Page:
I recently took a call from a female executive, called Georgina, who was known to me. She had decided to move on from her role, having ‘had enough’. Nearly three years of conflict and tension with her boss had taken its toll and she was no longer prepared to devote any more of her life and energy to the situation. It was a bold move, as she was the main breadwinner. But one of her children had just recovered from a serious illness and the experience had given her a different perspective on life, highlighting what was really important.
It is a familiar story and reminded me of the quote by Henry David Thoreau: ‘The price of anything is the amount of life you exchange for it’. Georgina had recognized this and decided to check out.
Over the course of 15 years or so, I have mediated or facilitated hundreds of one-to-one and team discussions involving thousands of people. My experience suggests that there are usually three strands that are consistent and interconnected when significant difficulties surface. These are organizations systems, line management capability and employee responsibility. I refer to these as the Toxic Triad. Colleagues can successfully work through interpersonal difficulties but if the organization has a weak systems infrastructure, difficulties are likely to resurface. For organizations to be truly toxic free, robust systems must be put into place that support the organizations strategy. I describe each level as follows:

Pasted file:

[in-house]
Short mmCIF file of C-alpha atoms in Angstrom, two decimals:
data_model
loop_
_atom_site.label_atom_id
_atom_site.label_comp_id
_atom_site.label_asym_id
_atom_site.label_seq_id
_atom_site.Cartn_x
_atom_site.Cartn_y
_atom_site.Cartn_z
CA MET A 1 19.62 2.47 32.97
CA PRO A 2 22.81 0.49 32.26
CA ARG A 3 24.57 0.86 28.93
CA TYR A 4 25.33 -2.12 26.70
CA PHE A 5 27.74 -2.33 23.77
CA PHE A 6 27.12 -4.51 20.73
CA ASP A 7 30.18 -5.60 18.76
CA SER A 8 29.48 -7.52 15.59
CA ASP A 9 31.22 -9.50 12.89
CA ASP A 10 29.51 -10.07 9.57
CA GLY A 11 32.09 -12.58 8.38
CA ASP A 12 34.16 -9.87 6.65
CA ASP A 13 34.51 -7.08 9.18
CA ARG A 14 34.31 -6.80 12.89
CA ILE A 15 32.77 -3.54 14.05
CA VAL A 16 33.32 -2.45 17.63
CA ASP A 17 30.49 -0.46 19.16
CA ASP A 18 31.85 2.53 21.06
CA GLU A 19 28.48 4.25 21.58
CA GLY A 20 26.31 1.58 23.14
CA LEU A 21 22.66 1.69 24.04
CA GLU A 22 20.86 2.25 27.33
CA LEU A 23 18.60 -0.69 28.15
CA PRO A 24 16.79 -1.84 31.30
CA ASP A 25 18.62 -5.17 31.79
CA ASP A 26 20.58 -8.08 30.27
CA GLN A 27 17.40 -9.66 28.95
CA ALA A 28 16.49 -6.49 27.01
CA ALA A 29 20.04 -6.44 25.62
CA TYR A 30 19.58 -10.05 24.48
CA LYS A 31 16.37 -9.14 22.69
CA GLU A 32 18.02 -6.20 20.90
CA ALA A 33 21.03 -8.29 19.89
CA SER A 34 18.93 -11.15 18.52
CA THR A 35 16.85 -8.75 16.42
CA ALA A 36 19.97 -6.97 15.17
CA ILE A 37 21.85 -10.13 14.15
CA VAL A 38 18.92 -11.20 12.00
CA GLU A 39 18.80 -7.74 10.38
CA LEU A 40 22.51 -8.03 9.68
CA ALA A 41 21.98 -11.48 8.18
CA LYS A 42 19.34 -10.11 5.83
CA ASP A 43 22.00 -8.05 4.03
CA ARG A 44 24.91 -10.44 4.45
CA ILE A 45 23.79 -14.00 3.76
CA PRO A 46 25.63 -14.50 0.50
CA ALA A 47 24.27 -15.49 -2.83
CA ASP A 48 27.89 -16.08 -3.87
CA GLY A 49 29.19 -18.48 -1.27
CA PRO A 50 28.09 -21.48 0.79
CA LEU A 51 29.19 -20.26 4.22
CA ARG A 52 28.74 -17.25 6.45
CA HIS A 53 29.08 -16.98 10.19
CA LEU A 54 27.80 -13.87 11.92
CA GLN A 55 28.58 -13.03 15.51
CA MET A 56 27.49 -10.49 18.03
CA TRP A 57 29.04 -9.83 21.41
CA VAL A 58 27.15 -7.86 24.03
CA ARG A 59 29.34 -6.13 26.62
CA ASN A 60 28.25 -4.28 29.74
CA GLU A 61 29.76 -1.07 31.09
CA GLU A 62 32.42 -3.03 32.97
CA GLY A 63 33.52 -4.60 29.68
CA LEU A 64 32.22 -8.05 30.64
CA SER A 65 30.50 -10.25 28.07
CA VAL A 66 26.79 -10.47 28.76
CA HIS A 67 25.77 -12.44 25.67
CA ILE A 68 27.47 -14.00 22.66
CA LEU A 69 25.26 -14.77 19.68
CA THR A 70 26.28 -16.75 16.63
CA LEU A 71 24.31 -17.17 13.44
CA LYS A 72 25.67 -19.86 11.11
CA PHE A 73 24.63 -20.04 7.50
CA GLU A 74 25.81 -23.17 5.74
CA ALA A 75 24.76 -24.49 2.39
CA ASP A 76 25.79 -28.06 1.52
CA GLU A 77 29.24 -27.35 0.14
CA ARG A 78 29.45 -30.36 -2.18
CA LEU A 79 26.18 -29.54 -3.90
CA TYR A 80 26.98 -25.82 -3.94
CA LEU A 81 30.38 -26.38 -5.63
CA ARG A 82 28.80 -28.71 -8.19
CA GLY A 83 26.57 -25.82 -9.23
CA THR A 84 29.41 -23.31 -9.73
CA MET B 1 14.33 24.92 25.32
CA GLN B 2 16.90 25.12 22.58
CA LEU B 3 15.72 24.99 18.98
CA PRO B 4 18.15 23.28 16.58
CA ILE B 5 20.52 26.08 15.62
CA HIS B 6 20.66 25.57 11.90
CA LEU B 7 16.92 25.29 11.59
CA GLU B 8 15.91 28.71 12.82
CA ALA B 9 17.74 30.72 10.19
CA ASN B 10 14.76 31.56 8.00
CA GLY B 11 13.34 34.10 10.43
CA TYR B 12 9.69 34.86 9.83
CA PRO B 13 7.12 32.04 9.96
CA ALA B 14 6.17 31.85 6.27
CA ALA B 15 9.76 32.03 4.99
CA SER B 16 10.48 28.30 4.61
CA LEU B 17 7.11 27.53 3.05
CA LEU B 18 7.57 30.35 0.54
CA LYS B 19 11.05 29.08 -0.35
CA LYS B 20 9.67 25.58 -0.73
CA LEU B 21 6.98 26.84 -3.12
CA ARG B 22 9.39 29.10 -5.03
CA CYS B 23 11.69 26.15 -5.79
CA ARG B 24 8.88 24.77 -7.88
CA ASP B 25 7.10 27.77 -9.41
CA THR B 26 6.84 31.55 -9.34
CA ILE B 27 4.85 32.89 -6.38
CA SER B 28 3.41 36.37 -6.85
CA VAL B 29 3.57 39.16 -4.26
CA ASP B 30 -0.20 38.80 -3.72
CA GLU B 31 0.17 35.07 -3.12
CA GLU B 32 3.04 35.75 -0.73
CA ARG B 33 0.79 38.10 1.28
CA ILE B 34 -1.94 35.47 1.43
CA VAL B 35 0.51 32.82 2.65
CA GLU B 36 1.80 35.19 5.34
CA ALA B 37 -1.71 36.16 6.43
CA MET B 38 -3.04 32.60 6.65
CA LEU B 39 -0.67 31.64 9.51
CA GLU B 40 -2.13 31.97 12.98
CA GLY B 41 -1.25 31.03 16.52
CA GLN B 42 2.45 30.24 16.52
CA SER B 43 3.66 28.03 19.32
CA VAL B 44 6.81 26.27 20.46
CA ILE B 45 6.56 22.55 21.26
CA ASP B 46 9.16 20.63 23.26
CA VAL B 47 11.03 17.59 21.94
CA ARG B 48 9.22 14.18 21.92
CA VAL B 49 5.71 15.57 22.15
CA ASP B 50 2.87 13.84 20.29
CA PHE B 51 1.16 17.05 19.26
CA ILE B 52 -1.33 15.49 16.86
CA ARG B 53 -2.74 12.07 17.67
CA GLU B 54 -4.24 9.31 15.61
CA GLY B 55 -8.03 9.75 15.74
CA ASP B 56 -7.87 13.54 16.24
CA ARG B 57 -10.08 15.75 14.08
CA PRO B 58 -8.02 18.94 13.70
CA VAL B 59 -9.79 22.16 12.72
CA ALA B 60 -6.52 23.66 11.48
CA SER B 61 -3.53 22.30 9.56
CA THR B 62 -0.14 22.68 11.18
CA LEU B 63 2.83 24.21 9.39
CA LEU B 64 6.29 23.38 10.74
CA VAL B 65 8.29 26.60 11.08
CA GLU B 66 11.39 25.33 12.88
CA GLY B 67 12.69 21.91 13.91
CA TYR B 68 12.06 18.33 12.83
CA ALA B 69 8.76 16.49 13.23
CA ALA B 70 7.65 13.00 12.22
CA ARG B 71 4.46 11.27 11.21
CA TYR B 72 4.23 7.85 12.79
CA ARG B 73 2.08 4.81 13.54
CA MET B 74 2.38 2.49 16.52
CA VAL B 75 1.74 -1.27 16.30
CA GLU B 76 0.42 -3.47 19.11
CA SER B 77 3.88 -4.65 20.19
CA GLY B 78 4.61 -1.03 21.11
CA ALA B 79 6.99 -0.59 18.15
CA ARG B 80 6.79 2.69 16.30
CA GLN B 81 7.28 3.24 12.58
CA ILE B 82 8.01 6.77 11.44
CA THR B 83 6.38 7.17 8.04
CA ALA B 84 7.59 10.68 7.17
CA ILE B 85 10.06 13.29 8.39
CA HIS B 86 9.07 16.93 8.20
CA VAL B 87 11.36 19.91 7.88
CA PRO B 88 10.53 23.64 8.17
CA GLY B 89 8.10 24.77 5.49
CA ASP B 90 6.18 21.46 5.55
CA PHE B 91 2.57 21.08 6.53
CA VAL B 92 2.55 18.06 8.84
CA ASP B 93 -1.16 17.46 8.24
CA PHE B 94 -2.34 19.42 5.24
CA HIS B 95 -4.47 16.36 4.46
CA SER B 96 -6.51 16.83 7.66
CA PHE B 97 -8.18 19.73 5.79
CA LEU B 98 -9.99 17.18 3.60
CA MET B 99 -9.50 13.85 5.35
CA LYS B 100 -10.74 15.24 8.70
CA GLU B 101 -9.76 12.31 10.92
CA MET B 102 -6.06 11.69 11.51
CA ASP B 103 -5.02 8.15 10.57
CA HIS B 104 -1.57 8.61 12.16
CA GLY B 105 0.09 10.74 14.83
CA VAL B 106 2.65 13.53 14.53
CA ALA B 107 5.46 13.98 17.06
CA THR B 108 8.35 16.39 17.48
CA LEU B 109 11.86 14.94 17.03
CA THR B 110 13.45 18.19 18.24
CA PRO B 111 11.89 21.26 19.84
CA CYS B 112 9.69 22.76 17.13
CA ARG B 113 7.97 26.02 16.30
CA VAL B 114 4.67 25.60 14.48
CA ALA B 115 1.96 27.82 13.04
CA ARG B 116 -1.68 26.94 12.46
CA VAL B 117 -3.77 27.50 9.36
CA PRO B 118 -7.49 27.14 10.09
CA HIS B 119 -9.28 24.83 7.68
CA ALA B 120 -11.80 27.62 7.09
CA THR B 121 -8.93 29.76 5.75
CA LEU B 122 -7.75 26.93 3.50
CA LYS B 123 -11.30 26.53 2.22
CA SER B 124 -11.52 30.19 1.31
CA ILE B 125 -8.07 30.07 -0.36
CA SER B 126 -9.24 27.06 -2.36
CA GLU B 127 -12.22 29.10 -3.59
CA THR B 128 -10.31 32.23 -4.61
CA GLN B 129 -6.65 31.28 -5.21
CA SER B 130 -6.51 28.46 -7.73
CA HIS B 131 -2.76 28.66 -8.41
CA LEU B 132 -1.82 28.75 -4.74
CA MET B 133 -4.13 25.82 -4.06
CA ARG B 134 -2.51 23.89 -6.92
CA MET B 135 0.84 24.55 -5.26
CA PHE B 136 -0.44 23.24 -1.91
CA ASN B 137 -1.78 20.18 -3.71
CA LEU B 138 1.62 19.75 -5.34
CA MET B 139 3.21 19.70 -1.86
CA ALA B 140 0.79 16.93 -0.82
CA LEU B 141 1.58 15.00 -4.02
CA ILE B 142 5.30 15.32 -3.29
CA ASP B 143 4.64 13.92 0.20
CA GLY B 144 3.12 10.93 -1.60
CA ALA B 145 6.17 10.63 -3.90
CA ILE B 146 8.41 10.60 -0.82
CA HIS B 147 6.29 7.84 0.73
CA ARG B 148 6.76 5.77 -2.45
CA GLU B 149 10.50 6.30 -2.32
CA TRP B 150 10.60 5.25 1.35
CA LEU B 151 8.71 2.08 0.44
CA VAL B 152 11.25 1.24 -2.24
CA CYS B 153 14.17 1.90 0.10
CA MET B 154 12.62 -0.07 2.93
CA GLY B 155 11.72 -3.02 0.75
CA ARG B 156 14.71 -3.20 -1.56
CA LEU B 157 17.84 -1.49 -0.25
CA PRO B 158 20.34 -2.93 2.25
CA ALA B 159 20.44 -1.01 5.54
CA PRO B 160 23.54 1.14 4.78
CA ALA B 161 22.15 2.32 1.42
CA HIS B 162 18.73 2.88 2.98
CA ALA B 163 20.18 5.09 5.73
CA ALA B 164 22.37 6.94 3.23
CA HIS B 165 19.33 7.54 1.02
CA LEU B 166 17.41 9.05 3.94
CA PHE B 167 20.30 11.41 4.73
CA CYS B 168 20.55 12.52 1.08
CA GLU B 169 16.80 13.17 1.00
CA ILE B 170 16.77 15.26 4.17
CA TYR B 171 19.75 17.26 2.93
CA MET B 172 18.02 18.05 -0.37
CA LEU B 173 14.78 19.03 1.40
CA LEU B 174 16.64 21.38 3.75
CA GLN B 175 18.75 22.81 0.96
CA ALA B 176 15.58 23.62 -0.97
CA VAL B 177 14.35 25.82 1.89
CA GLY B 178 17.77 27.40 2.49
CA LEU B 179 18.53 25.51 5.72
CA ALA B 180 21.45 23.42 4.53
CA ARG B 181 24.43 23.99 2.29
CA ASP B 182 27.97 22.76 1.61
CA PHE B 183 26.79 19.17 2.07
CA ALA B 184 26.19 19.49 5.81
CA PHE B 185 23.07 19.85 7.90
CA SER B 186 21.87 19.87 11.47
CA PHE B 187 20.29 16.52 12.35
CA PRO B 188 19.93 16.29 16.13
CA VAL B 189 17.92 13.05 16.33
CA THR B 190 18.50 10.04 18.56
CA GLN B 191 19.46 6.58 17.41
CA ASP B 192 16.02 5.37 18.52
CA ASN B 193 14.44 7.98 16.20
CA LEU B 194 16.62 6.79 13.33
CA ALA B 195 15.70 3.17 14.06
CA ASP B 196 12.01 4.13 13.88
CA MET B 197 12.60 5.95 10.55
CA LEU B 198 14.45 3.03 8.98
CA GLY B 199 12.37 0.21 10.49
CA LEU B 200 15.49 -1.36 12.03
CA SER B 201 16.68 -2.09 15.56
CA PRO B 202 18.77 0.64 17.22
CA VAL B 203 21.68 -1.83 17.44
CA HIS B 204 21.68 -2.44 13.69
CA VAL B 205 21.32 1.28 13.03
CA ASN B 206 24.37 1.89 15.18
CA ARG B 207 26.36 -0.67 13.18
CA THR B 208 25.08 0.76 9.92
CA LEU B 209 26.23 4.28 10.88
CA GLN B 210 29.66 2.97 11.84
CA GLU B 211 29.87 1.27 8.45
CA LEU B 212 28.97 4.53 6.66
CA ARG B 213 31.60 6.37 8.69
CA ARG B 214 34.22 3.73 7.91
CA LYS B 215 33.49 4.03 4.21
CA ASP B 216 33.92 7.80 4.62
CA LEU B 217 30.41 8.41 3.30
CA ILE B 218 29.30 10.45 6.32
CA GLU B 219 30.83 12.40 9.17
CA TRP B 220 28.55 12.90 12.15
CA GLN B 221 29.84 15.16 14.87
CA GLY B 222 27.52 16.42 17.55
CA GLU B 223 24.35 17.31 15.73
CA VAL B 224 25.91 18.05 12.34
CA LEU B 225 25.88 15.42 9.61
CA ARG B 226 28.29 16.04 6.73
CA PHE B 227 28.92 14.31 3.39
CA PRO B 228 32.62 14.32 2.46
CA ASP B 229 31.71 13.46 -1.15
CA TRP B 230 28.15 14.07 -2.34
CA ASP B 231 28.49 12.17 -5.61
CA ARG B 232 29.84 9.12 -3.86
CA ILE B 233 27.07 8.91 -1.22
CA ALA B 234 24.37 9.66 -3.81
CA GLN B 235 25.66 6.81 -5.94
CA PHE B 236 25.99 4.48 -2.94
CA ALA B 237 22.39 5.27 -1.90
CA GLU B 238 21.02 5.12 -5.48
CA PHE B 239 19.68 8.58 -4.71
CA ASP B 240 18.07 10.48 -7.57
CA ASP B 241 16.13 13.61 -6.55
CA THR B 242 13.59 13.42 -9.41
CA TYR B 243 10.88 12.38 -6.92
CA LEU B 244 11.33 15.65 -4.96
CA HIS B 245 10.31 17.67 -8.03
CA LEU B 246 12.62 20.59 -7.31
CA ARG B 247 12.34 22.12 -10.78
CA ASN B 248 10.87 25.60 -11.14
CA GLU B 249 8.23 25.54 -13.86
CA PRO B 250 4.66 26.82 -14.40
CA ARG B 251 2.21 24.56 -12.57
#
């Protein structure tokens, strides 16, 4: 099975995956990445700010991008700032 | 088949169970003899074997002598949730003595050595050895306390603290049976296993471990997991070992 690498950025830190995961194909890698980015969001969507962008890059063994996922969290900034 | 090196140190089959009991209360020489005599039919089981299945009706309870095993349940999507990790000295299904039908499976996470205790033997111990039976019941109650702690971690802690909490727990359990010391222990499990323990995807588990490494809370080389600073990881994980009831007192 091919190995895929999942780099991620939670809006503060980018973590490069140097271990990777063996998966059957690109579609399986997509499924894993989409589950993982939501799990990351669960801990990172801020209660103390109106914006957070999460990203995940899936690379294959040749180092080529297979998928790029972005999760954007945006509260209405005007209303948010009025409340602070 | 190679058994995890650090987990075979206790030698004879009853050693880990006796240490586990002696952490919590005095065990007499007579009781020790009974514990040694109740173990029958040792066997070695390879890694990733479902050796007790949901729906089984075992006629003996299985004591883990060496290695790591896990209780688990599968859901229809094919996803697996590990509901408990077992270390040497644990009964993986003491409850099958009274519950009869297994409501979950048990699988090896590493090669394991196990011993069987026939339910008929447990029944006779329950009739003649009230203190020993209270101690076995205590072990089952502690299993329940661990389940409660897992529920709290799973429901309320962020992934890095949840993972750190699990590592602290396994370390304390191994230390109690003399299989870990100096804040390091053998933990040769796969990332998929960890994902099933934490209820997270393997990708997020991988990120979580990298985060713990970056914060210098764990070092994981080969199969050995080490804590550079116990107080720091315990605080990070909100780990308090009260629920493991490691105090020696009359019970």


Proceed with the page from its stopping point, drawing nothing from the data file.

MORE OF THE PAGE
- A toxic organization exhibits low levels of trust, has misaligned organization systems and incapable line managers who work hard to preserve their status at all costs. Employees are unwilling or fearful to take responsibility for their actions;
- A toxic line manager lacks the competence required to fulfil their role. Their ethical deficit is characterized by a pattern of behavior which includes a demonstrable lack of regard and compassion for the well-being of team members
- A toxic employee is prone to seek opportunities to sow discord and division. They can be characteristically uncivil and are more likely to pursue retribution rather than forgiveness. Their delivery of results can be questionable. They may also endeavor to keep their furtive actions against colleagues away from attention.
Corporate culture is a hard thing to get right. It grows and evolves over time and is the result of action and reaction. Whether officially recognized or not, an organizations culture determines a whole range of behavior indicators. It is recognized that a workforce that reports high levels of employee satisfaction will be able to perform well, even where pockets of negativity and destructive politics exist.
A toxic workplace is likely to feature narcissistic behavior, offensive and insulting leadership, threatening behavior, harassment, humiliation. Mobbing, ostracism, incivility and bullying amongst employees. A toxic workplace can be a source for physical and mental imbalances that could lead to high levels of stress and burnout and have negative psychological effects on employees health. High levels of work pressure can be generated which lead to counterproductive work behavior.